# Other Criteria

MIKE OSSIPOFF nkklrp at hotmail.com
Wed Dec 4 23:14:46 PST 2002

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Steph--

You wrote:

I have continued studying criterias behavior.

A strong CW using your definition...

I don't have a definition of a strong CW. I've never used that term,
much less defined it.

You continued:

...needs 51% of the votes against
any opponent.

First, with margins a strong CW exists too, but it needs at least
67 % support of the full electorate in each pairwise victory against
every opponent. The same is valid for (rm).

That's something that I should take your word for, because strong
CW isn't my term, and no criterion, method, or method-merit argument
that I've made uses that term.

You continued:

This is where Adam has the fun of searching a counter-example,
it is his turn...
If you replace the strong CW by this strong CW(margin), margin
would satisfy a SFC(margin) criteria. The same with (rm).

Have you defined an SFC(margin) criterion? If so, I've missed it, and
so could you re-post it?

You continued:

Maybe you would like to name it differently than strong CW(margin-rm)...

The stronger CW could be a valid name?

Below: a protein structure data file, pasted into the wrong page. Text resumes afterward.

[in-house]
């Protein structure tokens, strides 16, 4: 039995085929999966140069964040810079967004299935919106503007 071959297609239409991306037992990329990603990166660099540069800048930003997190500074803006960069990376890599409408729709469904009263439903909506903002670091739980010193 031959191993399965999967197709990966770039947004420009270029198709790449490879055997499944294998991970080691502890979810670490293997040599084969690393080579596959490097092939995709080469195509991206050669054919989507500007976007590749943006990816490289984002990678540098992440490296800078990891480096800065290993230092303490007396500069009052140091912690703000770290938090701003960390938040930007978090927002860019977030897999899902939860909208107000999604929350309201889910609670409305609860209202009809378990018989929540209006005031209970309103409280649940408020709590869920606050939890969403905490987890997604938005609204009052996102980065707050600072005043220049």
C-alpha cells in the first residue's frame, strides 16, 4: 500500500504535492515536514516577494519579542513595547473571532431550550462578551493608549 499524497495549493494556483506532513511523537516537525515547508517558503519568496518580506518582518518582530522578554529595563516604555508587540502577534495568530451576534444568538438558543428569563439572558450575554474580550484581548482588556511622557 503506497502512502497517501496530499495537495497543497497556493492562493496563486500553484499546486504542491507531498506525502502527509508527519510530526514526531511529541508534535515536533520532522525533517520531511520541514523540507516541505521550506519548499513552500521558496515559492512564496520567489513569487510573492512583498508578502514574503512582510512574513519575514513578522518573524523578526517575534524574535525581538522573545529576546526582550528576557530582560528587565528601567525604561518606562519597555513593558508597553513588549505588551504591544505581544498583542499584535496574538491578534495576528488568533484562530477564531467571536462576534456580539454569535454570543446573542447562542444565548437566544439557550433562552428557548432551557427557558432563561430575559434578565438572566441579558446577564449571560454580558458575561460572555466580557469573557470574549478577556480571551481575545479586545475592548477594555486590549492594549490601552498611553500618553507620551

Strong CW is your term, and you can define it as you like, and can
define it differently for each measure of defeats. And you can use it
in the definitions of your criteria. Likewise, you can define any
criteria you want to, and then, if you want to, you can compare them
to other criteria--but only after you've posted definitions of your
criteria.

You continued:

SFC can be viewed as criteria dependent.

SFC is a criterion. It isn't dependent on any other criterion.
It is one of several criteria that measure for the standards of
majority rule and reducing the need for drastically insincere defensive
strategy.

You continued:

It is obvious to me now
that the SFC(wv) (the real and maybe only SFC you could say) is better
protecting from insincere truncation than SFC(margin-rm).

Yes, and it also protects against majority rule violations caused
by innocent, nonstrategic truncation. Those things are true although
SFC doesn't mention truncation.

For instance, SFC is failed by methods
such as IRV and Plurality, in which there isn't an offensive strategy
of truncation. But yes, in Condorcet versions, the failures involve
truncation.

You continued:

Second, it is possible to build a graphical representation to compare
these criterias.

Maybe, but when you post your definitions of your criteria, you can
compare them with other criteria, if you want to, by just stating
the criteria and asking which sounds more important, and why.

Mike Ossipoff

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